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Three National Center Team Members Participate in Prestigious Tribal Leadership Program at Harvard Business School

In June, three members of the National Center team – Board Member William Lowe, Chief of Staff Erin Abrahamson, and Director of Communications Emerald Skye Byrd – had the opportunity to participate in Leading Tribal Nations. The week-long program was sponsored by the National Congress of American Indians (NCAI) and developed and facilitated by Harvard Business School. 

“It was an honor to participate in the Leading Tribal Nations program at Harvard Busines School,” said Lowe. “The knowledge I took home from the program is already benefiting my professional journey, my tribe, and The National Center. I would like to thank the National Congress of American Indians for the tremendous opportunity.”

The program is designed to equip tribal leaders with the knowledge and skills needed to advance their capacity for strategic governance. The interactive curriculum included legacy leadership, critical thinking and problem solving, strategic decision making, institutional development and planning, coalition building, negotiations and change management.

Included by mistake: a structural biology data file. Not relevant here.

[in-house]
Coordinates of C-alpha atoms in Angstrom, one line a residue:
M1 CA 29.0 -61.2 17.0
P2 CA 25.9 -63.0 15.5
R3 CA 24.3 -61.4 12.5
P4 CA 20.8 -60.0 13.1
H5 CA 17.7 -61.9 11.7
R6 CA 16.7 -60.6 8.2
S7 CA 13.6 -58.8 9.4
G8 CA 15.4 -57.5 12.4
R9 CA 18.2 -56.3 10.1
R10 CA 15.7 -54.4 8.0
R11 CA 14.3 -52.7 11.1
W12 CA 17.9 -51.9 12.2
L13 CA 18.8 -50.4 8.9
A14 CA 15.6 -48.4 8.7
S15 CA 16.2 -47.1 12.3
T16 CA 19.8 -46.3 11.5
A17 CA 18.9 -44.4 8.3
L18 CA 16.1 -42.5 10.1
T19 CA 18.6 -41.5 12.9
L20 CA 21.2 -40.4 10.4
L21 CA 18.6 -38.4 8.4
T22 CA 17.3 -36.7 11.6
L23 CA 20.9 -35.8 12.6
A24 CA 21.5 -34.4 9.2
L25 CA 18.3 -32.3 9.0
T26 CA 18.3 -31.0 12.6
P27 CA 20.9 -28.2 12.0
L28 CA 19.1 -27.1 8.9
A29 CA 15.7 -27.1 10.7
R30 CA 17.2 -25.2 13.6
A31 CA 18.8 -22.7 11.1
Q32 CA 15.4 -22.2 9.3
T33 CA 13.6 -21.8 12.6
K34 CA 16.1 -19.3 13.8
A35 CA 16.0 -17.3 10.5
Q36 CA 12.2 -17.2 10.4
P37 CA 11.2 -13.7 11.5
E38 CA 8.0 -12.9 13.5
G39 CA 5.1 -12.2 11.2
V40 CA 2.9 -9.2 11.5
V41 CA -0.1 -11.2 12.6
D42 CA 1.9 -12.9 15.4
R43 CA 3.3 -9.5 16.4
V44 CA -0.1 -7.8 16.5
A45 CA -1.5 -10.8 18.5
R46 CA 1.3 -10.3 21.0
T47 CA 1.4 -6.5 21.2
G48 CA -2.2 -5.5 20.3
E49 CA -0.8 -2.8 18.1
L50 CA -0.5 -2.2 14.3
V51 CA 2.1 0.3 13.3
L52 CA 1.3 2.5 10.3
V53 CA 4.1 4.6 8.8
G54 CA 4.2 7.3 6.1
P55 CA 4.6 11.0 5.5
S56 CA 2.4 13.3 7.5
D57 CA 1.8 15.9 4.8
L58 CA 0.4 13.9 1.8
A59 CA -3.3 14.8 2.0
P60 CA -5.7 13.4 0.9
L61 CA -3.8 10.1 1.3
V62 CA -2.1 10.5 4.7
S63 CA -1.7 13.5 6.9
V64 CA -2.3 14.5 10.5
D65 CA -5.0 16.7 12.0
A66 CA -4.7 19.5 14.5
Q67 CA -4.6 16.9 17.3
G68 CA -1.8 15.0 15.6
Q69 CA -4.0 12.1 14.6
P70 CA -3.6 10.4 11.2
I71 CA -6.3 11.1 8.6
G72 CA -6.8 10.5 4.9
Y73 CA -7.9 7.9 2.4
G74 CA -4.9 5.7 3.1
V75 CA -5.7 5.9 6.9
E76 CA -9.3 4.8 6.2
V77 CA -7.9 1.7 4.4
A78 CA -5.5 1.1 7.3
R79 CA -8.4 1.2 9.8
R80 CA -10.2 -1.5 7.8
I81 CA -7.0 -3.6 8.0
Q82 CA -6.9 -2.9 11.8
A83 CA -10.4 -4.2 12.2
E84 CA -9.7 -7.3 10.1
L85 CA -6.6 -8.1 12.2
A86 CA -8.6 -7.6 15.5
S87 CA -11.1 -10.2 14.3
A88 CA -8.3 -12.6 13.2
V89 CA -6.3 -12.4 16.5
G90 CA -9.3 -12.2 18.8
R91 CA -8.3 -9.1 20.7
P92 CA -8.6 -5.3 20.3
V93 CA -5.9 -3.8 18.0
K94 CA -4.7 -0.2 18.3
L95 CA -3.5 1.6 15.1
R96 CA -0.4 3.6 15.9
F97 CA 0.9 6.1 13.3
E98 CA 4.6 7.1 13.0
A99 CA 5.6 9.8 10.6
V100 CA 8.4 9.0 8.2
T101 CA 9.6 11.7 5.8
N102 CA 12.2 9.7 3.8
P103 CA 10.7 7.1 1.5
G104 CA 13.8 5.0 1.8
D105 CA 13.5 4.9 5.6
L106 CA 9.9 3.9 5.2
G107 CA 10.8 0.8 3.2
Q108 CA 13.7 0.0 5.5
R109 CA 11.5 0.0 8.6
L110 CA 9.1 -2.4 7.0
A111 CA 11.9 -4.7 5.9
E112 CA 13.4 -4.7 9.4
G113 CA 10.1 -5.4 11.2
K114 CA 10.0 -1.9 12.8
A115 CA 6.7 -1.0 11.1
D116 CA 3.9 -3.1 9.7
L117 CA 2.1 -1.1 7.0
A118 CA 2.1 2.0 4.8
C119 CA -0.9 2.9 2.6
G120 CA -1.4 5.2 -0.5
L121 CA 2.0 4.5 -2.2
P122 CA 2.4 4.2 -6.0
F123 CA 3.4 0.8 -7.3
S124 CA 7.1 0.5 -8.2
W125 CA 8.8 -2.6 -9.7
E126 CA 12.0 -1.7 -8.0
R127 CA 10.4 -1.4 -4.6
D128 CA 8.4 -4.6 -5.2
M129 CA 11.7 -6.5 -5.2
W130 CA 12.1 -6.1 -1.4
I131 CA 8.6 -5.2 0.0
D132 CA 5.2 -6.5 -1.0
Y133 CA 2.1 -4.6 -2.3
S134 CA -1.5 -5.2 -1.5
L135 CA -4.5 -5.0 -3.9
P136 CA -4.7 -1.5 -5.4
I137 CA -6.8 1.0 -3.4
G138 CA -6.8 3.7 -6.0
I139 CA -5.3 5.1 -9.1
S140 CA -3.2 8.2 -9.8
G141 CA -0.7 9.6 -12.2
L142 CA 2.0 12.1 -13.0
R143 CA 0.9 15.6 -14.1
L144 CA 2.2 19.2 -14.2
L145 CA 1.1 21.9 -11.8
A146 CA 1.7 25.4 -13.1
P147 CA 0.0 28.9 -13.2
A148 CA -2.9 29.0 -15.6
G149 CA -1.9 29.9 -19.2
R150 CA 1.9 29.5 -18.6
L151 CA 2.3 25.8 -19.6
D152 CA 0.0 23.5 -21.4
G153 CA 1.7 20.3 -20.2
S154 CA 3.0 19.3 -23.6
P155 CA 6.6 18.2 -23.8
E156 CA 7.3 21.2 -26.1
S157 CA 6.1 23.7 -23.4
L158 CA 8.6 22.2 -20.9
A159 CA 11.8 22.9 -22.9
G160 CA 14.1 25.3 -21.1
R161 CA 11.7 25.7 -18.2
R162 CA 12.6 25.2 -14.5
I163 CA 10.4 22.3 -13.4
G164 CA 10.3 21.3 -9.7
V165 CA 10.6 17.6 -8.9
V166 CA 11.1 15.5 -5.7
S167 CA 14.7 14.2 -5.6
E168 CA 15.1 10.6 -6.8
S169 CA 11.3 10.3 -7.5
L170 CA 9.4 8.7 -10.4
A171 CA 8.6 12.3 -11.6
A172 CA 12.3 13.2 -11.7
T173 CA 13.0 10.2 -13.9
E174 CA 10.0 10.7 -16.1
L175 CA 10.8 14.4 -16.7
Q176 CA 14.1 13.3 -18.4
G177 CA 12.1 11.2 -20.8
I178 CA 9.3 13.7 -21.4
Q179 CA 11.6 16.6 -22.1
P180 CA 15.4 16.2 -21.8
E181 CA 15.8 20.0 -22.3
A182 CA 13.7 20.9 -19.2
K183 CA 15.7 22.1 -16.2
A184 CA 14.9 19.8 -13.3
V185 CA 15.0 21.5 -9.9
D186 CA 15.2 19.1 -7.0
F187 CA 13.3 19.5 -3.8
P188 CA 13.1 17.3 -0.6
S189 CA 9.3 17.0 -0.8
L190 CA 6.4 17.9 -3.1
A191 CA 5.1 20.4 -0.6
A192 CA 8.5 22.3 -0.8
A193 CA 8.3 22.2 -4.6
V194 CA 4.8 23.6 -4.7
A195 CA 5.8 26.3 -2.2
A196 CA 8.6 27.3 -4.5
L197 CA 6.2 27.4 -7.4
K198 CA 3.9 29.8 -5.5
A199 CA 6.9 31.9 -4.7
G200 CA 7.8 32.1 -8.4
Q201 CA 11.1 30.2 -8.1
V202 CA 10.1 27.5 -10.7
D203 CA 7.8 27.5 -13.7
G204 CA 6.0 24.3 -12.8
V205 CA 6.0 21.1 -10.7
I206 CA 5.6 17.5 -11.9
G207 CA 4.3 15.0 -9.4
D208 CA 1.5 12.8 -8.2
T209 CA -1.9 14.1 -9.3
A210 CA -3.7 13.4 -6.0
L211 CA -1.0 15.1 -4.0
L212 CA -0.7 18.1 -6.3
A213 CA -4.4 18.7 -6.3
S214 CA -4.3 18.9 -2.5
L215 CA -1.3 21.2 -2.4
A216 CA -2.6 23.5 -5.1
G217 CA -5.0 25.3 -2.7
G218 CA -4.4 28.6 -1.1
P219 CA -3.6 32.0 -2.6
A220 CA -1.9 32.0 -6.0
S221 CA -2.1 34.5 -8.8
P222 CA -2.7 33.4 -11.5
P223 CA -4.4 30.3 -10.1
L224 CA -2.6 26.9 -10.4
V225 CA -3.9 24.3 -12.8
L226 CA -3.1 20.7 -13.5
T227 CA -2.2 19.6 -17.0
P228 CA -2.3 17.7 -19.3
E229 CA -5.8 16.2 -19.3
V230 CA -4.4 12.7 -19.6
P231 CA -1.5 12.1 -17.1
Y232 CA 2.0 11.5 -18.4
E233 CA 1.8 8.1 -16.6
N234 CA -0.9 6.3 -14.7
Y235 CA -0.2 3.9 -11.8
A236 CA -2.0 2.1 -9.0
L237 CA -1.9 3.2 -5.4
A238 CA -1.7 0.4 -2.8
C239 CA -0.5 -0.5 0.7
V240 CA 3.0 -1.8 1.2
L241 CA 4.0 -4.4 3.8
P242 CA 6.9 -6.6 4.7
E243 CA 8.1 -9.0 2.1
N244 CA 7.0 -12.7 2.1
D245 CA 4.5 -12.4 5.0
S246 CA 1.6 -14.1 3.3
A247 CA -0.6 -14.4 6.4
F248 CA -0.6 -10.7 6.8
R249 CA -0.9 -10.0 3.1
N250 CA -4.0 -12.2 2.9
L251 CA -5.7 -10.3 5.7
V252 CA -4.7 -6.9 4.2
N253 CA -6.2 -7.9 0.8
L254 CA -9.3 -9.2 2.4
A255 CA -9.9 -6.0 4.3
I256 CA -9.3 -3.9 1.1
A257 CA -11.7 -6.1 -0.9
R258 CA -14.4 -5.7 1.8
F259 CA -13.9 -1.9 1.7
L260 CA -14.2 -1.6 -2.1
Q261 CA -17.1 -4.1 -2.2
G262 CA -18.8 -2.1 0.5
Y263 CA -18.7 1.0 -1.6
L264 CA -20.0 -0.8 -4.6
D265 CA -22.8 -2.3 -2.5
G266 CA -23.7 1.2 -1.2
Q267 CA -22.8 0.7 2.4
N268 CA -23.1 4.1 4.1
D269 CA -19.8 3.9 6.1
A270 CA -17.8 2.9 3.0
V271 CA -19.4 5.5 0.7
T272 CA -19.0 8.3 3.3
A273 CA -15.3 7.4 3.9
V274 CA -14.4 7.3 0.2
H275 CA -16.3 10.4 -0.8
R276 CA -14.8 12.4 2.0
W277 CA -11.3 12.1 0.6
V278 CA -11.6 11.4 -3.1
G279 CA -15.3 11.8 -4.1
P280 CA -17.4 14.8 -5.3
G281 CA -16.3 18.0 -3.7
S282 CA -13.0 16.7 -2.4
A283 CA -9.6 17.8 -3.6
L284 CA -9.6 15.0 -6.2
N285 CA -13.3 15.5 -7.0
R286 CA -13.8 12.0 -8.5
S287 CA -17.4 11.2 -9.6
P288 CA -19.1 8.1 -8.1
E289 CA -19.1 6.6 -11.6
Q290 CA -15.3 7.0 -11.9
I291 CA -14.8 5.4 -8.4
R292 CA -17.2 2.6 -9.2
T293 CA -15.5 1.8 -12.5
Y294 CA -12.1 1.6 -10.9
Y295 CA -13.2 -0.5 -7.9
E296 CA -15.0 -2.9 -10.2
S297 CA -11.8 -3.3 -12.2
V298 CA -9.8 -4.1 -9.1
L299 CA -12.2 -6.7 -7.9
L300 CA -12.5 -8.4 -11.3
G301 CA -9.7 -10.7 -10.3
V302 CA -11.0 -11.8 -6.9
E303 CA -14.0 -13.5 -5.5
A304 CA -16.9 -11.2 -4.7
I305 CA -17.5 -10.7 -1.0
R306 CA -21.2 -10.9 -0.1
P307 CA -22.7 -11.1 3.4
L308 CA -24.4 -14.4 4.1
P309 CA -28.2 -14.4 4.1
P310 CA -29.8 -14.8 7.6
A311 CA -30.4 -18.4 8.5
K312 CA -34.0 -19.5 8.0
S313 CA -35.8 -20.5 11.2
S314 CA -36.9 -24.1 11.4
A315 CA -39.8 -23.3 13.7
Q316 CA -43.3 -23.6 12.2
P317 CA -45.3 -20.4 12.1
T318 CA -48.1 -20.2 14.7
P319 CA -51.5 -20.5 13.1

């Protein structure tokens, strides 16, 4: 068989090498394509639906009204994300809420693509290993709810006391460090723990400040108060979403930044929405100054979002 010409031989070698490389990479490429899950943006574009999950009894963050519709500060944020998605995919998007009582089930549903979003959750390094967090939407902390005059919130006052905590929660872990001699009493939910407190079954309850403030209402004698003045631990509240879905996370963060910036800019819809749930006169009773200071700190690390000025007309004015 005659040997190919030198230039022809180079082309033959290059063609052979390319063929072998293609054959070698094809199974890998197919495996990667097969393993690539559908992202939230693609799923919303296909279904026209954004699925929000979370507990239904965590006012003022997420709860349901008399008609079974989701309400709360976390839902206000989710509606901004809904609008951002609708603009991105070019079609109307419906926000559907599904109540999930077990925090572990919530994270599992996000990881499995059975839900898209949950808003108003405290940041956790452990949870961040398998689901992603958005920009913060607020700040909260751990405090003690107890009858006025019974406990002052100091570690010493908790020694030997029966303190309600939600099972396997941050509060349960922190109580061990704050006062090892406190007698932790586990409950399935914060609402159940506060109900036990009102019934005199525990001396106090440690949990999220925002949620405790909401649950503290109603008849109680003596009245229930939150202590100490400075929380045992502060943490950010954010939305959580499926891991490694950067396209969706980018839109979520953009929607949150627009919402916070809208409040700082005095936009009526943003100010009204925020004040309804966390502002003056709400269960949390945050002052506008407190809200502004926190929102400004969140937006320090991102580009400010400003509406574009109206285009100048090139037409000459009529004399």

“The spirit of collaboration and unity was incredible at Leading Tribal Nations,” said Abrahamson. “There is no doubt in my mind that Indian Country’s current generation of leaders is ready to take our community to new heights. The real-world scenarios presented at the program will prove invaluable to our work, no matter the tribe, organization, or region of the country.”

Some of the topics covered included climate change, water rights and access, international labor standards, corporate diversity, natural resource management, and business negotiations. Real world examples were often used as case studies, with sessions led by some of the top practitioners in their fields.

“Words can’t quite describe how rigorous and rewarding the experience the Leading Tribal Nations Program was,” said Byrd. “We were equipped with the knowledge and tools to address strategic governance, institutional planning, negotiations, coalition building, resource management, critical thinking, legacy leadership, change management, and problem-solving through applied knowledge. Just as important, we made new relationships that will prove to be just as precious.”

Congratulations to William, Erin, and Skye. We know they will use what they learned to the benefit of their tribes, The National Center, and all of Indian Country.